Frozen pipes, frozen thinking
No one seems to know the answer. Children were happy this week to be given an extension to their holidays. They may have been puzzled why it took a week after the thaw for schools to be declared unfit for occupation, but they were not complaining. Many of the parents who had to make immediate arrangements for their care were less sympathetic to the authorities. Does no one go into a school during the holidays even when there is risk of frozen pipes, or for that matter even when tales of domestic disasters should prompt inquiry into the state of empty school buildings?
Other countries regularly experience winters far worse than even our exceptional one. Experts from Canada and Sweden described for the media the way they prevent mains pipes bursting through burying them deeper than we do. But for schools the problem lies indoors, or at least along the walls, not in the mains system. There is no explanation why empty public buildings elsewhere in the world do not pour with water.
A run of mild winters has made people blase. That may explain why householders failed to lag pipes, or if they were away did not drain tanks or maintain a level of heating. But surely in schools and other public buildings which shut down every year for a couple of weeks there are instructions applied regardless of the immediate weather forecast. Or have janitors been told that keeping costs down is paramount and prayer is the only weapon against the elements?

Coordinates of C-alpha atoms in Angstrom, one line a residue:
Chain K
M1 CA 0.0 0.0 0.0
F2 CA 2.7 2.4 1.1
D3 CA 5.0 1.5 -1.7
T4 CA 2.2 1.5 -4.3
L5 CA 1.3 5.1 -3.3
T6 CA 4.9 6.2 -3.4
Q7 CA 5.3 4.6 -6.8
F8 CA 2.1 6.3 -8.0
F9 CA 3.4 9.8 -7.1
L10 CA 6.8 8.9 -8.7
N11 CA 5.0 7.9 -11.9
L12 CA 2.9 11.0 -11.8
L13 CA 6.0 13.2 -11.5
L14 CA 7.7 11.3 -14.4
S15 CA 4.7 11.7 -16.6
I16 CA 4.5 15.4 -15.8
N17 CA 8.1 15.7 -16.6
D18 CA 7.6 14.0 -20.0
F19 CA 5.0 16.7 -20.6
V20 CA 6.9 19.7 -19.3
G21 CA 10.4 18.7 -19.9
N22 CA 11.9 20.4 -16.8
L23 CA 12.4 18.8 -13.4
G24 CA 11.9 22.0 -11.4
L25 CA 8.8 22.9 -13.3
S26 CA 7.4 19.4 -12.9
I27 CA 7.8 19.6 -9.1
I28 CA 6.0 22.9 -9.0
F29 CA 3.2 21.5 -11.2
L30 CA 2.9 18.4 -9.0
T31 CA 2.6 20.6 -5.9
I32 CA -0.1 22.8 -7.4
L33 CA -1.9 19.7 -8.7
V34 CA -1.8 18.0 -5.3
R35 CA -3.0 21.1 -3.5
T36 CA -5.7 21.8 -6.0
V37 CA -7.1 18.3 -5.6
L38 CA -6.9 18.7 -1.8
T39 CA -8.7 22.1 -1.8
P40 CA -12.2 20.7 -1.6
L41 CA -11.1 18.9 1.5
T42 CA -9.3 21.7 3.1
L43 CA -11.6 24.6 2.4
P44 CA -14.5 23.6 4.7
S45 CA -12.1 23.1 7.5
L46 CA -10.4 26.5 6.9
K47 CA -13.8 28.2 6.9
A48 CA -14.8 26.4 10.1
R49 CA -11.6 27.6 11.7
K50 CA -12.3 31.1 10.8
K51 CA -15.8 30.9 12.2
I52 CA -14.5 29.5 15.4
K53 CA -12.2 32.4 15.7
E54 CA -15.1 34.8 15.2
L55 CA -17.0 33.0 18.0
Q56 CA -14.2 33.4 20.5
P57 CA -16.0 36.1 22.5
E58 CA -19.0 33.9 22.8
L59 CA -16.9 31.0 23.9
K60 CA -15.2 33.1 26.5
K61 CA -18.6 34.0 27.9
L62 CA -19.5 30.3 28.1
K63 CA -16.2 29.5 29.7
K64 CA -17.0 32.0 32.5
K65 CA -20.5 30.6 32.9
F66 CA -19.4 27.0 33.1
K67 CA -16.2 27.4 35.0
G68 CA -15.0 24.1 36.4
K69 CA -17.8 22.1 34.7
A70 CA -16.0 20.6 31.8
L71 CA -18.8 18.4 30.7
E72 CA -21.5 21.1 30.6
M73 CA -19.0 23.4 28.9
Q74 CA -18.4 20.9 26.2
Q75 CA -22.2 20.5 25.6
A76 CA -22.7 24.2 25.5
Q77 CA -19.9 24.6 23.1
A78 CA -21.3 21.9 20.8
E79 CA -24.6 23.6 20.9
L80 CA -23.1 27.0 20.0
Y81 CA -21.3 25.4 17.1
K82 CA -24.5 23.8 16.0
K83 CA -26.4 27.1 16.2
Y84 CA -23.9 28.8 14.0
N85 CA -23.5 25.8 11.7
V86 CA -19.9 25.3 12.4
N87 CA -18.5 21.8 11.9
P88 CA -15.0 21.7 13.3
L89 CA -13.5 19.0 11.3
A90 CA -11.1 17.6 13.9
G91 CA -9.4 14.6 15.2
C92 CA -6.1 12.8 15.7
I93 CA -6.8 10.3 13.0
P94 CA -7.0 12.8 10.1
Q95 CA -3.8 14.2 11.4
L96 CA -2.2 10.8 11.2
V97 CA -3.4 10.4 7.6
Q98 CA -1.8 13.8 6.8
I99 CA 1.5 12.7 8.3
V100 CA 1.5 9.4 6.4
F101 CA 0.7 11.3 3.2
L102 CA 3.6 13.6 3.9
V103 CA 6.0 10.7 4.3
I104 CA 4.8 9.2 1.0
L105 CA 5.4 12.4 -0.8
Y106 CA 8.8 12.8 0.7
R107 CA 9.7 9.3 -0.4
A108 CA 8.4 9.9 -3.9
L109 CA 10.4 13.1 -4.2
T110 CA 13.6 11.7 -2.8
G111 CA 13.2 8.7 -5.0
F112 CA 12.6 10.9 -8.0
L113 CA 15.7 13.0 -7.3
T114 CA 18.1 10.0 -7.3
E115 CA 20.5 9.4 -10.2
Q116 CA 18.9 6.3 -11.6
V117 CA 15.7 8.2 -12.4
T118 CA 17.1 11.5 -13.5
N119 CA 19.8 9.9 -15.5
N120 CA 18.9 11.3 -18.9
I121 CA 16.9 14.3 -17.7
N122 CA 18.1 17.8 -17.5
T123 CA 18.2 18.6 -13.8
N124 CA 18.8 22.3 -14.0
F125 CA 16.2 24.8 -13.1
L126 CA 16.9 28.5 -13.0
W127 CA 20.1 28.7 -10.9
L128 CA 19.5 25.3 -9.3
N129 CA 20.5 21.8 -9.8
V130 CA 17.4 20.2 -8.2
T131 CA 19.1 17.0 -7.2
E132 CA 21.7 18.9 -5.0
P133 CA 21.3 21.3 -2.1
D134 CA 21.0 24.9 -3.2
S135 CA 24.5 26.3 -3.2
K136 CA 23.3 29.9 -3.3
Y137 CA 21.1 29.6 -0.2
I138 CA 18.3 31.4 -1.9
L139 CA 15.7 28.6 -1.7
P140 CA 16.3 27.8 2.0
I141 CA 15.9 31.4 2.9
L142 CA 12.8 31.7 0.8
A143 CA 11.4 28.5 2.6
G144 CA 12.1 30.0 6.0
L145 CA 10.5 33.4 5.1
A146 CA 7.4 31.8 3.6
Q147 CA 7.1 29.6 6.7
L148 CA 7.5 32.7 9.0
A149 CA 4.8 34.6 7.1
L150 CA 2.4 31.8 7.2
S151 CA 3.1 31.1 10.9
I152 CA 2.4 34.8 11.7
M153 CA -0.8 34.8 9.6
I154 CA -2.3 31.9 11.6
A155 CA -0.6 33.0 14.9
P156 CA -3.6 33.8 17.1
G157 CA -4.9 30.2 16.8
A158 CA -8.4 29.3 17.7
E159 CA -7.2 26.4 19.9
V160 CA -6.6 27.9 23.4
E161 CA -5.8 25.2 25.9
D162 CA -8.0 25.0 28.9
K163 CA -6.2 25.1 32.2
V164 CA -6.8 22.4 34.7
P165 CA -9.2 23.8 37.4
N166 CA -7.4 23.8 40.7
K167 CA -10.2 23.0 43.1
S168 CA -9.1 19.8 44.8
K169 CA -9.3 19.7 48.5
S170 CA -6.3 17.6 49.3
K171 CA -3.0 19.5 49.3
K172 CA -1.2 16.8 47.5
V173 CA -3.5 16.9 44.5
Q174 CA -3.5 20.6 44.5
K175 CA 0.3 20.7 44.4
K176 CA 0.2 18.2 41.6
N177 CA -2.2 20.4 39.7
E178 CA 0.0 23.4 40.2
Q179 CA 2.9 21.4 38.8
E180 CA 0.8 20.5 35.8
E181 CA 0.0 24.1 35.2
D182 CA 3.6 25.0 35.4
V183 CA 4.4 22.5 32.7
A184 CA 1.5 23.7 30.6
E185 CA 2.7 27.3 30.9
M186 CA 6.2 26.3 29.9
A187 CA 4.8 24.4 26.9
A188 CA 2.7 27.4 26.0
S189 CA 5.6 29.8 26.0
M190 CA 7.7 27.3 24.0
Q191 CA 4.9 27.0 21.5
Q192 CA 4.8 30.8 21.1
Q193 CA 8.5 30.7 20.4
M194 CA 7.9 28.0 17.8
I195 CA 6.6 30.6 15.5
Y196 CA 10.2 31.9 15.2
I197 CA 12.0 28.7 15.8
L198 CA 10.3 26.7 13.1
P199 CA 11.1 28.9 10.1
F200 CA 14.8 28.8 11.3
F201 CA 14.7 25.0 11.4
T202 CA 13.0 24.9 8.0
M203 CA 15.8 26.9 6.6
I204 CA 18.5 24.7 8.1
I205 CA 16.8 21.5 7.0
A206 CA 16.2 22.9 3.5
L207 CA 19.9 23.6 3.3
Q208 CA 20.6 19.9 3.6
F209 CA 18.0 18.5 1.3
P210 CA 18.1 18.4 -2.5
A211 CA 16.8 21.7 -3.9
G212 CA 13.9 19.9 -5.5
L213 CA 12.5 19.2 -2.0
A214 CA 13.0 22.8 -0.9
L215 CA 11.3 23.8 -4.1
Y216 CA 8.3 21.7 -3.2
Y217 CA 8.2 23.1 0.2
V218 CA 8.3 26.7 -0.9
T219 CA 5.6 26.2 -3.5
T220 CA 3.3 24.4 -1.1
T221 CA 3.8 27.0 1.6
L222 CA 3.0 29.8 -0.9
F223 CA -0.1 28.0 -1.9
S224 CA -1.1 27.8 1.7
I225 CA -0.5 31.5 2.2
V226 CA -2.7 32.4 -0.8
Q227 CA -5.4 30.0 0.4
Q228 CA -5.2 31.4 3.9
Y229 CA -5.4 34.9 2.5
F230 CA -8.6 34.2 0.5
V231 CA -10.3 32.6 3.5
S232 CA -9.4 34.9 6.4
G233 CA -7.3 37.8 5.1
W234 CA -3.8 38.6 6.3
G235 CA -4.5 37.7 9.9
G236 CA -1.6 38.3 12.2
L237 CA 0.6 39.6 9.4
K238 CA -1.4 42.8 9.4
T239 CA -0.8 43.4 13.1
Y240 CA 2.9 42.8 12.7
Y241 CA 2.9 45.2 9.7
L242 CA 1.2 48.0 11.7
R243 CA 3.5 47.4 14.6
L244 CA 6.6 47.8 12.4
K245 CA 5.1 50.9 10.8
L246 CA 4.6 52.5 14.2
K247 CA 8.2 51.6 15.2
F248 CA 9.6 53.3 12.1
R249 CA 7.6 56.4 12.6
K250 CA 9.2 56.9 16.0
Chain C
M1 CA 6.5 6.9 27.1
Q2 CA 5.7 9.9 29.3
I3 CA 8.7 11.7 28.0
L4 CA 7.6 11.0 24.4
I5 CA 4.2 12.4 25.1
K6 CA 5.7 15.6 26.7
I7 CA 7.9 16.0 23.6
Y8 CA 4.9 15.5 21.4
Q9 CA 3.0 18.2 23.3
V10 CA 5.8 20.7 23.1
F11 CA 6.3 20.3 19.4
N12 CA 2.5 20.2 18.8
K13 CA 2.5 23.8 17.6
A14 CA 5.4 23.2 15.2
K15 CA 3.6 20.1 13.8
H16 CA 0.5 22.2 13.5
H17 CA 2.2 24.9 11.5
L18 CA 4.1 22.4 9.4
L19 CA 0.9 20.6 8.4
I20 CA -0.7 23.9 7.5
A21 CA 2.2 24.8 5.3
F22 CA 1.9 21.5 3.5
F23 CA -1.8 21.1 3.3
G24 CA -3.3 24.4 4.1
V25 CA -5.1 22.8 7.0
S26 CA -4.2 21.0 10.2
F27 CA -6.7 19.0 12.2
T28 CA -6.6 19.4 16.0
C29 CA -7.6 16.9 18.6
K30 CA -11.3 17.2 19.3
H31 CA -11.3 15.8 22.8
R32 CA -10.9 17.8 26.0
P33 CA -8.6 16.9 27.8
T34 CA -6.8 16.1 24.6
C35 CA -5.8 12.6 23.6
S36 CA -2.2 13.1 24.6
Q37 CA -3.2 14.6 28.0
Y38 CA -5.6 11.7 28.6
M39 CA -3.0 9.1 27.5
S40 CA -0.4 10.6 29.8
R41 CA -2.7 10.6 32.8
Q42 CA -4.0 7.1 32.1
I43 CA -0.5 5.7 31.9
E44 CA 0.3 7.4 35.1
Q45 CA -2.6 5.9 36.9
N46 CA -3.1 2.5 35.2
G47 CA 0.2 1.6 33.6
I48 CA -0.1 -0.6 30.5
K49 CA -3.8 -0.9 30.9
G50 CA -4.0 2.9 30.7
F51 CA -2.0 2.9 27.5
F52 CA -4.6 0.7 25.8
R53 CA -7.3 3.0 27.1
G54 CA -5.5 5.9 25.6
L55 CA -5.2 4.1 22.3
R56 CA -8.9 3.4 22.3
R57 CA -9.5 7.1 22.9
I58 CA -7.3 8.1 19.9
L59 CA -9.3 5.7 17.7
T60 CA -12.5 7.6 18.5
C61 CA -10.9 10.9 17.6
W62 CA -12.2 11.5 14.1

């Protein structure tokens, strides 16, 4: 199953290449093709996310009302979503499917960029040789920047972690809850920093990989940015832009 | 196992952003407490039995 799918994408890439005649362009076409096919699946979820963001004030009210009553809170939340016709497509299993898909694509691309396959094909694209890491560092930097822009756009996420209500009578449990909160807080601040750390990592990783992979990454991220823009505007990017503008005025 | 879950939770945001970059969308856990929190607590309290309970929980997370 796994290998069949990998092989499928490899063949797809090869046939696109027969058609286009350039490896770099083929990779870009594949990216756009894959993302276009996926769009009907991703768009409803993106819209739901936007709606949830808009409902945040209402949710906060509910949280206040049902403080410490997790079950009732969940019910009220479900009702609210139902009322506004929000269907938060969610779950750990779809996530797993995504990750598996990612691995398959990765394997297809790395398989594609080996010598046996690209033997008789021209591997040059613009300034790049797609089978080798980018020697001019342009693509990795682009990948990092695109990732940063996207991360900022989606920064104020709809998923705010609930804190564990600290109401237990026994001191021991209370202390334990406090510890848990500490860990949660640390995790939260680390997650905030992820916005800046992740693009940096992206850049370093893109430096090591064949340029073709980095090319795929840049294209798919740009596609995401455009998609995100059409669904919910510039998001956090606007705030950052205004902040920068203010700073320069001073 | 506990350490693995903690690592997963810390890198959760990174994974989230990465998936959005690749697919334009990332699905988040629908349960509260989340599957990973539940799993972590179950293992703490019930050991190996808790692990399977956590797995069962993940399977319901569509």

Human lapses would not matter if buildings were made to withstand our winters. If a school is put up in the Western Isles, it has to be of a design to keep out gale-driven rain. If it is being built in, say, Ellon it will face lower temperatures than in Exeter. These basic facts were well known to our ancestors. In an age of fiddly building regulations, they appear to have been forgotten. Delayed lessons and decamped classes testify to the shortcomings of modern design and technology.